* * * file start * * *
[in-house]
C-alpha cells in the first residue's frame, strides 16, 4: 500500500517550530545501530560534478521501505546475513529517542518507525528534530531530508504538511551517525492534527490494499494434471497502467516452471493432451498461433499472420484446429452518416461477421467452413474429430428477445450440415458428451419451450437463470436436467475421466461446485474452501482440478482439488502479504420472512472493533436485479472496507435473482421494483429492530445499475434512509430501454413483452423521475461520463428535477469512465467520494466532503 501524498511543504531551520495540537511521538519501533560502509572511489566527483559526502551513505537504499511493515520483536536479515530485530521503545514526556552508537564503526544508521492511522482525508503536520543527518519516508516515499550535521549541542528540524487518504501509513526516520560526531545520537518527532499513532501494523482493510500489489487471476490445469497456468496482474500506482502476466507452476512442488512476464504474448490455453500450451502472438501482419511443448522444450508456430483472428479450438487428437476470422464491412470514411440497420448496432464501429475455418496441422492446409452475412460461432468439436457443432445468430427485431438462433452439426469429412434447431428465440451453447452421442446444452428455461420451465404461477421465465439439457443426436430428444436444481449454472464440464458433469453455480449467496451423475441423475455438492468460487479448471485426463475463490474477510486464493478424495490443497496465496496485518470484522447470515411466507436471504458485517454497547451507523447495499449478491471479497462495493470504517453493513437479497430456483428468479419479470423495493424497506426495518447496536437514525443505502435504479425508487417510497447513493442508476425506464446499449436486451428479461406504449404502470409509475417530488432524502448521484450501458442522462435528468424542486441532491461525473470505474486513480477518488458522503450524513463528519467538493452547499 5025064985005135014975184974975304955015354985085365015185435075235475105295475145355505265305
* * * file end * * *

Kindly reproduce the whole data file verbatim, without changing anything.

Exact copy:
[in-house]
C-alpha cells in the first residue's frame, strides 16, 4: 500500500517550530545501530560534478521501505546475513529517542518507525528534530531530508504538511551517525492534527490494499494434471497502467516452471493432451498461433499472420484446429452518416461477421467452413474429430428477445450440415458428451419451450437463470436436467475421466461446485474452501482440478482439488502479504420472512472493533436485479472496507435473482421494483429492530445499475434512509430501454413483452423521475461520463428535477469512465467520494466532503 501524498511543504531551520495540537511521538519501533560502509572511489566527483559526502551513505537504499511493515520483536536479515530485530521503545514526556552508537564503526544508521492511522482525508503536520543527518519516508516515499550535521549541542528540524487518504501509513526516520560526531545520537518527532499513532501494523482493510500489489487471476490445469497456468496482474500506482502476466507452476512442488512476464504474448490455453500450451502472438501482419511443448522444450508456430483472428479450438487428437476470422464491412470514411440497420448496432464501429475455418496441422492446409452475412460461432468439436457443432445468430427485431438462433452439426469429412434447431428465440451453447452421442446444452428455461420451465404461477421465465439439457443426436430428444436444481449454472464440464458433469453455480449467496451423475441423475455438492468460487479448471485426463475463490474477510486464493478424495490443497496465496496485518470484522447470515411466507436471504458485517454497547451507523447495499449478491471479497462495493470504517453493513437479497430456483428468479419479470423495493424497506426495518447496536437514525443505502435504479425508487417510497447513493442508476425506464446499449436486451428479461406504449404502470409509475417530488432524502448521484450501458442522462435528468424542486441532491461525473470505474486513480477518488458522503450524513463528519467538493452547499 5025064985005135014975184974975304955015354985085365015185435075235475105295475145355505265305